Science Week Ireland is celebrating its 20th year. Here is our top picks:
Screening and discussion: The Human Scale
For the post screening discussion we will be joined by Dr Gerald Mills, Head of School, UCD Geography, Ania Rok, Social Innovator & Kieran Rose Senior Planner with DCC along with writer and journalist Frank McDonald moderating the discussion and audience Q&A.
The Human Scale questions our assumptions about modernity, exploring what happens when we put people into the center of our equations.
For 40 years the Danish architect Jan Gehl has systematically studied human behavior in cities. His starting point was an interest in people, more than buildings – in what he called Life Between Buildings. What made it exist? When was it destroyed? How could it be brought back? This lead to studies of how human beings use the streets, how they walk, see, rest, meet, interact etc. Jan Gehl also uses statistics, but the questions he asks are different. For instance: How many people pass this street throughout a 24 hour period? How many percent of those are pedestrians? How many are driving cars or bikes? How much of the street space are the various groups allowed to use? Is this street performing well for all its users?
Tue, 10th Nov, 2015, 18:30
@ Wood Quay Venue, Dublin City Council Civic Offices, Wood Quay, Dublin 8
Talk: Keeping Bees in the City with Eamon Magee
Across Ireland, people living in towns and cities are discovering the joys of beekeeping. It is a great way for people to connect to the natural world as well as helping to support an ailing bee population. It also provides you with delicious local honey! In this special Science Week event, The Ark and WillFredd Theatre are delighted to welcome Eamon Magee (President, Federation of Irish Beekeeper’s Association) to speak about Urban Beekeeping. Known across Ireland for his passion and experience in keeping bees, Eamon will present an interactive talk perfect for anyone who is interested in this fast-growing past-time.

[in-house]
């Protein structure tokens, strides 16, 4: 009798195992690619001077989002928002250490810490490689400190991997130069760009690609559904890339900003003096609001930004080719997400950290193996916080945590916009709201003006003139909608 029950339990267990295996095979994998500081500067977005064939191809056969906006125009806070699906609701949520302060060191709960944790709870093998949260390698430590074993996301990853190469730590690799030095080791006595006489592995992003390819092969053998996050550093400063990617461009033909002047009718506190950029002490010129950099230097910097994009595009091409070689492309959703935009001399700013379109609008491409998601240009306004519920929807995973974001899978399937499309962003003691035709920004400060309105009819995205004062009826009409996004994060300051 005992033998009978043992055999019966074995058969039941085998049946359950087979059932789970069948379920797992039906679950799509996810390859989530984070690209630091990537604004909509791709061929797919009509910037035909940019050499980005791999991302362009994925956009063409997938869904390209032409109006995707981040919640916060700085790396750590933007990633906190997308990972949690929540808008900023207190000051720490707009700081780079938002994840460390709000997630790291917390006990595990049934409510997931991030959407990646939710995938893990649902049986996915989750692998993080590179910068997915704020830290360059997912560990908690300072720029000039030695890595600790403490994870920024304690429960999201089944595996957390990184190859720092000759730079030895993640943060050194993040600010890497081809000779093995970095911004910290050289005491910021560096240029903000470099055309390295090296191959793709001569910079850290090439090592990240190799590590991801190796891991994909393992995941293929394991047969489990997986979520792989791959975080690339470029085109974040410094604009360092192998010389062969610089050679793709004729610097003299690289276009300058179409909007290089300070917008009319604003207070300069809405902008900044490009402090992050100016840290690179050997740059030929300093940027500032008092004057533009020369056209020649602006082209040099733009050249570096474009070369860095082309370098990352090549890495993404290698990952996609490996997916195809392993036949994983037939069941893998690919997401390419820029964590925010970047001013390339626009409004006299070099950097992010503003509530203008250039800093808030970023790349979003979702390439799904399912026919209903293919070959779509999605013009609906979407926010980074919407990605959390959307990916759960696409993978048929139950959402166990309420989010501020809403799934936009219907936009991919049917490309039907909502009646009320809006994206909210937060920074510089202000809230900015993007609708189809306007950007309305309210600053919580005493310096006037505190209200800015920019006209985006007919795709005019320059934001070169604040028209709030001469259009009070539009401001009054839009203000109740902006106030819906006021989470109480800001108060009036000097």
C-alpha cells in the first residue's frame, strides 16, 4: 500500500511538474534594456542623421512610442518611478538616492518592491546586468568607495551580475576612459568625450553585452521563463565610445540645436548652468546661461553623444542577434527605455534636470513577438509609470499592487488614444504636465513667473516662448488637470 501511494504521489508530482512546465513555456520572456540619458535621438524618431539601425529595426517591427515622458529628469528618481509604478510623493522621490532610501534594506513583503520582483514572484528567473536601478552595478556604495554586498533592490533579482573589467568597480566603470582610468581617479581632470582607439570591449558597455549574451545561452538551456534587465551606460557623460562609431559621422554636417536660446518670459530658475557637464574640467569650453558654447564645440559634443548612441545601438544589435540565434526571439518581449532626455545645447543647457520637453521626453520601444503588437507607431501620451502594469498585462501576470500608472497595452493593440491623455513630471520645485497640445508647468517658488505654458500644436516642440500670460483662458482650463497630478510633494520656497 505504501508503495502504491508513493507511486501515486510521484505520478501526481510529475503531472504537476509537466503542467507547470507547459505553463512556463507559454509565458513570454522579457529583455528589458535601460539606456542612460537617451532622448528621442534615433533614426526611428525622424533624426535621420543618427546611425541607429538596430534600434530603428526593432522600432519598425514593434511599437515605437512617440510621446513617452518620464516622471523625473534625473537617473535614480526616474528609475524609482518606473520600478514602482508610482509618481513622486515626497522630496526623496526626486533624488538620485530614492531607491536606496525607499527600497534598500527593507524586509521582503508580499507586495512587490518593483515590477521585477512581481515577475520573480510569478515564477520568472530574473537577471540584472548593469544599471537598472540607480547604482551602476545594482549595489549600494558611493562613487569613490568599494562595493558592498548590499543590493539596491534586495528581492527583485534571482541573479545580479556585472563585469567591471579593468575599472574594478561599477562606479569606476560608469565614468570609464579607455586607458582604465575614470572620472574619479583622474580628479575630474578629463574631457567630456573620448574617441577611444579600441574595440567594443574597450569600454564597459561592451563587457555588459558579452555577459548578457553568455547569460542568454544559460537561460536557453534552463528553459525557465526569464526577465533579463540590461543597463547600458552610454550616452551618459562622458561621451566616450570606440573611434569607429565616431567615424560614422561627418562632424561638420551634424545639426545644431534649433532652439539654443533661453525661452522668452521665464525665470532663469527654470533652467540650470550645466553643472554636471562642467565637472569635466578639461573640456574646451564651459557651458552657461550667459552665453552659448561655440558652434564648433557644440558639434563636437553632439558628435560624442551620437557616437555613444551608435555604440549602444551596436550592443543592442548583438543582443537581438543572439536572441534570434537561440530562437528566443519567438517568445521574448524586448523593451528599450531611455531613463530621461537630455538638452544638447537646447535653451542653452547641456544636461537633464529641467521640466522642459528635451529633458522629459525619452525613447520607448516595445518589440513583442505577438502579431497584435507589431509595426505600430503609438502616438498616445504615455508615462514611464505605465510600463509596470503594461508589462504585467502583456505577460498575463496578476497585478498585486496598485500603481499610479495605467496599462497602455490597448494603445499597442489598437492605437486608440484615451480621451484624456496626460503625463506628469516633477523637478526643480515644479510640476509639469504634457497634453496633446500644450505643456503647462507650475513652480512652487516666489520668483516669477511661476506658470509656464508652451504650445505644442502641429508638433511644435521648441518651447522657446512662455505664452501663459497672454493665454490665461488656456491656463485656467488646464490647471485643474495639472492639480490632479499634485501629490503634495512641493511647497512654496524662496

Friday November 13th 18:00-19:00
@ The Ark, 11a Eustace Street, Temple Bar, Dublin 2.
Free but Prebook via The Ark
And if Bees are your science Buzz ….
Screening of Vanishing of the Bees
Honeybees have been mysteriously disappearing across the planet, literally vanishing from their hives. Known as Colony Collapse Disorder, this phenomenon has brought beekeepers to crisis in an industry responsible for producing apples, broccoli, watermelon, onions, cherries and a hundred other fruits and vegetables. Commercial honeybee operations pollinate crops that make up one out of every three bites of food on our tables.
Vanishing of the Bees follows commercial beekeepers David Hackenberg and Dave Mendes as they strive to keep their bees healthy and fulfill pollination contracts across the U.S. The film explores the struggles they face as the two friends plead their case on Capital Hill and travel across the Pacific Ocean in the quest to protect their honeybees.
Filming across the US, in Europe, Australia and Asia, this documentary examines the alarming disappearance of honeybees and the greater meaning it holds about the relationship between mankind and mother earth. As scientists puzzle over the cause, organic beekeepers indicate alternative reasons for this tragic loss. Conflicting options abound and after years of research, a definitive answer has not been found to this harrowing mystery.
Sunday 15th November 14:00 (duration 87 mins)
@ National Botanic Gardens, Glasnevin, Dublin 9.
Info and tickets for Vanishing of the Bees are available at www.ucdscienceexpression.ie
Future Love: Love is All
Love is All takes us on a journey through the twentieth century, exploring love and courtship on screen in a century of unprecedented social upheaval. From the very first kisses ever caught on film, through the disruption of war, to the birth of youth culture, gay liberation and free love, we follow courting couples flirting at tea dances, kissing in the back of the movies, shacking up and fighting for the right to love. This is the celluloid story of love and courtship since the birth of the movie camera; told with spellbinding footage from the British Film Institute archive and Yorkshire Film Archive and many more! Directed by Kim Longinotto, edited by Ollie Huddleston and set to a stunning Richard Hawley soundtrack.
Friday 13th November 21:30 @ Odessa Club, 13 Dame Court, Dublin 2.
Info and tickets for Love is All are available at www.ucdscienceexpression.ie
Future Love: HER